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Two  indigenous tribes in Namibia have sued Germany over genocide committed in the country more than a century ago.

The indigenous tribes, Ovaherero and Nama, filed the suit in New York on Thursday, seeking compensation on atrocities committed by the country’s former colonial master.

They also want to be included in talks between Germany and Namibia on the issue.

The two countries have been in discussions about a joint declaration on massacres carried out by German settlers during the 1900s, although Berlin has repeatedly refused to acknowledge that genocide occurred or to pay compensation.

The suit alleges from 1885 to 1903 about one-quarter of Ovaherero and Nama lands were taken without compensation by German settlers, with the explicit consent of German colonial authorities.

It also claims German authorities turned a blind eye to rapes by colonists of Ovaherero and Nama women and girls, and the use of forced labour.

Tensions boiled over in early 1904 when the Ovaherero rose up, followed by the Nama – a rebellion crushed by German imperial troops.

The lawsuit alleges that as many 100,000 Ovaherero and Nama people died in a campaign of annihilation led by German General Lothar von Trotha.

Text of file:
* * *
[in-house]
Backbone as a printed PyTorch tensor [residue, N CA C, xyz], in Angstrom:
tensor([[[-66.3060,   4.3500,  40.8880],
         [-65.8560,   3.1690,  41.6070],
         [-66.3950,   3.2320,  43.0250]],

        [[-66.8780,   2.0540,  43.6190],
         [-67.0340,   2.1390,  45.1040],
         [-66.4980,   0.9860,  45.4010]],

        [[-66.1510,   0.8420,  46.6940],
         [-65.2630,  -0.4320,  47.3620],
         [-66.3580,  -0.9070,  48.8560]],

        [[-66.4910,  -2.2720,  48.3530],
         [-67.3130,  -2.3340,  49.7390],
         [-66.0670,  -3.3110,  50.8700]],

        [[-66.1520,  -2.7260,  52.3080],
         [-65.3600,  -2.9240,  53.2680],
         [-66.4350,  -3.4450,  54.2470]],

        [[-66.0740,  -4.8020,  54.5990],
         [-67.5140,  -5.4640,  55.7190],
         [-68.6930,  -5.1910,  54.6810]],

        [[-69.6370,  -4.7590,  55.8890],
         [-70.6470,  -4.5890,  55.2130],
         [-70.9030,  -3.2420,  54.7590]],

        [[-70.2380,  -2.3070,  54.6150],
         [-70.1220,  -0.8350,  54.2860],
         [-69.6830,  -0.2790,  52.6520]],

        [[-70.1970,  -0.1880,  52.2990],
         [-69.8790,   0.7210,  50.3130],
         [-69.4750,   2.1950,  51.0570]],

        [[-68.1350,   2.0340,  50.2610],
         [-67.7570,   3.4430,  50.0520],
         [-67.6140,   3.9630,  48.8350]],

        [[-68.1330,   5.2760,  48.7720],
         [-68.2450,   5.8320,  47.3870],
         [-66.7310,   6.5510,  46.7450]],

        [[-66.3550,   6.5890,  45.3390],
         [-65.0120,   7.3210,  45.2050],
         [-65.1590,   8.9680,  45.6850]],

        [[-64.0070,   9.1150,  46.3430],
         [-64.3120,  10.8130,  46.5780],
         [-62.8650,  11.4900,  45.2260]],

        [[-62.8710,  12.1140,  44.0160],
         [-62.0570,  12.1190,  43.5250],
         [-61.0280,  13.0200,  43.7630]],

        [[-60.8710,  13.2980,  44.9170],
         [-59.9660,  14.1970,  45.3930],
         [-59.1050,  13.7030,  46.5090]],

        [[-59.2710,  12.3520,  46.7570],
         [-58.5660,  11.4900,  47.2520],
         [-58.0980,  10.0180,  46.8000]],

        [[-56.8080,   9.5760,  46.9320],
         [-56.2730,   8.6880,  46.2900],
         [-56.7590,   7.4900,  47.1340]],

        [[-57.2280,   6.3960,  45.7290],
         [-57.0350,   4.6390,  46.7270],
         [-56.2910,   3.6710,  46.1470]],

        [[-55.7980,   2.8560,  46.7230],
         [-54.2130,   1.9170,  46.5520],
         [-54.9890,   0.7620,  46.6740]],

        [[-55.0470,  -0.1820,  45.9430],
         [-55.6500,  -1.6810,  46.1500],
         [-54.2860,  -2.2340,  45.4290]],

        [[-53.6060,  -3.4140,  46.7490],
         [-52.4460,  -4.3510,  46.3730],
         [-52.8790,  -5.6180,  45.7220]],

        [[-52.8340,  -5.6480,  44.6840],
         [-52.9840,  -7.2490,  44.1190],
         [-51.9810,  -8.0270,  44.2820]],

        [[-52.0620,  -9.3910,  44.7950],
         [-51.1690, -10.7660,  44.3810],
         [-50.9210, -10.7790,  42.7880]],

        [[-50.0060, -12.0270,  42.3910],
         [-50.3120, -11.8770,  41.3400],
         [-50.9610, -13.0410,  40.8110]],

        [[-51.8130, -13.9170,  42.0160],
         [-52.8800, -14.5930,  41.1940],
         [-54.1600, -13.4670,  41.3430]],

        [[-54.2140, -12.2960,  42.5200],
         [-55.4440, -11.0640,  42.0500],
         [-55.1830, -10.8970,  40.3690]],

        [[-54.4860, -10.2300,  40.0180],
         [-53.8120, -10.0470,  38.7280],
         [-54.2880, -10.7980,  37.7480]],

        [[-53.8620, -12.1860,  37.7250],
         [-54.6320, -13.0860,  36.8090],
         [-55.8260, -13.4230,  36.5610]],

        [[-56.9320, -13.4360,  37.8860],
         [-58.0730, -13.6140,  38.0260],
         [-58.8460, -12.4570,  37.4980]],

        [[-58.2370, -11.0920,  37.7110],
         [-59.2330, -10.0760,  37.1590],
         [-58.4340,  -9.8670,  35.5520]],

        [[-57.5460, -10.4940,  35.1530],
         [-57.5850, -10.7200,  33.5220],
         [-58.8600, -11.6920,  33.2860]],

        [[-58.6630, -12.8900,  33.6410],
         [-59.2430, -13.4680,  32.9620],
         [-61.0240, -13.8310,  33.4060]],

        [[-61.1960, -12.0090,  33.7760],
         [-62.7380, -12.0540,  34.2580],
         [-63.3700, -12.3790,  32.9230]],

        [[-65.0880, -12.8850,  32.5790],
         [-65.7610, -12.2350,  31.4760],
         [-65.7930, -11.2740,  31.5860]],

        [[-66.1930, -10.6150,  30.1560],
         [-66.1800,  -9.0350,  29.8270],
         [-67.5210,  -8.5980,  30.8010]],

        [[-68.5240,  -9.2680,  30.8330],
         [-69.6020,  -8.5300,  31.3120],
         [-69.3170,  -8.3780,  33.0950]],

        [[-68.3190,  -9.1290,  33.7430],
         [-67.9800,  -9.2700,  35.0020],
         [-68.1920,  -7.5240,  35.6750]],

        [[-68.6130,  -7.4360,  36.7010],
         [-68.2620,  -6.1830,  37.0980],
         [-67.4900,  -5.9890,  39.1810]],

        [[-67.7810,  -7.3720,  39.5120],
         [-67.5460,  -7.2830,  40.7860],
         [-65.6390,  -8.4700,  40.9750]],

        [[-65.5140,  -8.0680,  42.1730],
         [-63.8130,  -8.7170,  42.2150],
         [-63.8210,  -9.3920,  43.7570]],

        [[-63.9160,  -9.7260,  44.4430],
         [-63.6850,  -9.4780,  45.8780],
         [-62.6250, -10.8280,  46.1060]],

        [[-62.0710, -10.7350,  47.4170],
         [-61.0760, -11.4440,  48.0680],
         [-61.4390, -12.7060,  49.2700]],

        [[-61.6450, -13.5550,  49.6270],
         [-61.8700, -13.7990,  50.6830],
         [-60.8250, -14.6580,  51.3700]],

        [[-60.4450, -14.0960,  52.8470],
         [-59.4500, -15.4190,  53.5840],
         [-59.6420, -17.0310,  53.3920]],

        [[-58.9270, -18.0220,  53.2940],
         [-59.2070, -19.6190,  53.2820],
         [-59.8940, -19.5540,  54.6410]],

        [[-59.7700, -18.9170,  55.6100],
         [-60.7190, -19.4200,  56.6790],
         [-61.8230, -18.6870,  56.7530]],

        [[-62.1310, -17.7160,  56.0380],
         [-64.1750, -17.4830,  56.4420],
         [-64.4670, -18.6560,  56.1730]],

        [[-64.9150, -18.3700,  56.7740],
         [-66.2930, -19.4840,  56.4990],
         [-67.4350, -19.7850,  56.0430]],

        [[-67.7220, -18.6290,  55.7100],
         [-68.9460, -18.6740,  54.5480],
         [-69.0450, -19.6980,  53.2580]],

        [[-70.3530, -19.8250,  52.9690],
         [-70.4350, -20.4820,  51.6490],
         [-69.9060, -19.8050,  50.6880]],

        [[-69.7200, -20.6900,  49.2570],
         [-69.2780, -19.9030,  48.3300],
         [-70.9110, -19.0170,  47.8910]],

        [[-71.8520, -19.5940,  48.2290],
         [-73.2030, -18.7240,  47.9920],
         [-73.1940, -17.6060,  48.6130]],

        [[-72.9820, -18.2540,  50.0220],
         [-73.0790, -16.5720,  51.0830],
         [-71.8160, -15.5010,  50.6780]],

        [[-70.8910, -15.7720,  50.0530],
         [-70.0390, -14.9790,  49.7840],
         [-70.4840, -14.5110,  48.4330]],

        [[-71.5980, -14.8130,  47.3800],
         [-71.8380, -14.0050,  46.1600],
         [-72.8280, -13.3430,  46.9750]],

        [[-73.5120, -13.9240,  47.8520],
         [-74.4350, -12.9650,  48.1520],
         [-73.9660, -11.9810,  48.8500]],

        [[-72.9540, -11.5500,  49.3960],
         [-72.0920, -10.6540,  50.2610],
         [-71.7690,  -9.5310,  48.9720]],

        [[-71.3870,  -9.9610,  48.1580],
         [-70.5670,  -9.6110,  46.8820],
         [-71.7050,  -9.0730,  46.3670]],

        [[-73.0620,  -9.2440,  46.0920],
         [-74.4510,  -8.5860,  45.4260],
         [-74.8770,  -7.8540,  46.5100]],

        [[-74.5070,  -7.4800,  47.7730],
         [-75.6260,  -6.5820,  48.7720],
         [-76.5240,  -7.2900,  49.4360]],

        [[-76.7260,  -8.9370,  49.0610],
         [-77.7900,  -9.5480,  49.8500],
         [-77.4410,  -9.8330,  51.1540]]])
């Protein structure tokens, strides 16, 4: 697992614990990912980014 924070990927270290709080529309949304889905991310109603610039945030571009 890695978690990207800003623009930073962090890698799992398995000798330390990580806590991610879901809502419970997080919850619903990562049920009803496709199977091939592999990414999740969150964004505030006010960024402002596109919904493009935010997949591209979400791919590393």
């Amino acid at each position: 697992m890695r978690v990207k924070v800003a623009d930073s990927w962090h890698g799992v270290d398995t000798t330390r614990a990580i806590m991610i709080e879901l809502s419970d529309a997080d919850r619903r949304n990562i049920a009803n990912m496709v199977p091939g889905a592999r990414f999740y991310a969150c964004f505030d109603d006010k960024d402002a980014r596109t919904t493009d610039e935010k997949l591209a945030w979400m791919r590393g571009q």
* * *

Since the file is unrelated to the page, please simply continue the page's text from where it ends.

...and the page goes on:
Activists have presented correspondence from the German general to prove the genocide.

Published documents also show victims were placed in forced labour camps and possibly experimented on.

The lawsuit was filed under Alien Tort Statute, which does not usually cover foreign conduct unless it somehow “touched” the United States.

A US-based non-profit group, Association of the Ovaherero Genocide, is one of the plaintiffs, along with Vekuii Rukoro, identified as the chief of the Ovaherero people, and David Frederick, chief and chairman of the Nama Traditional Authorities Association.

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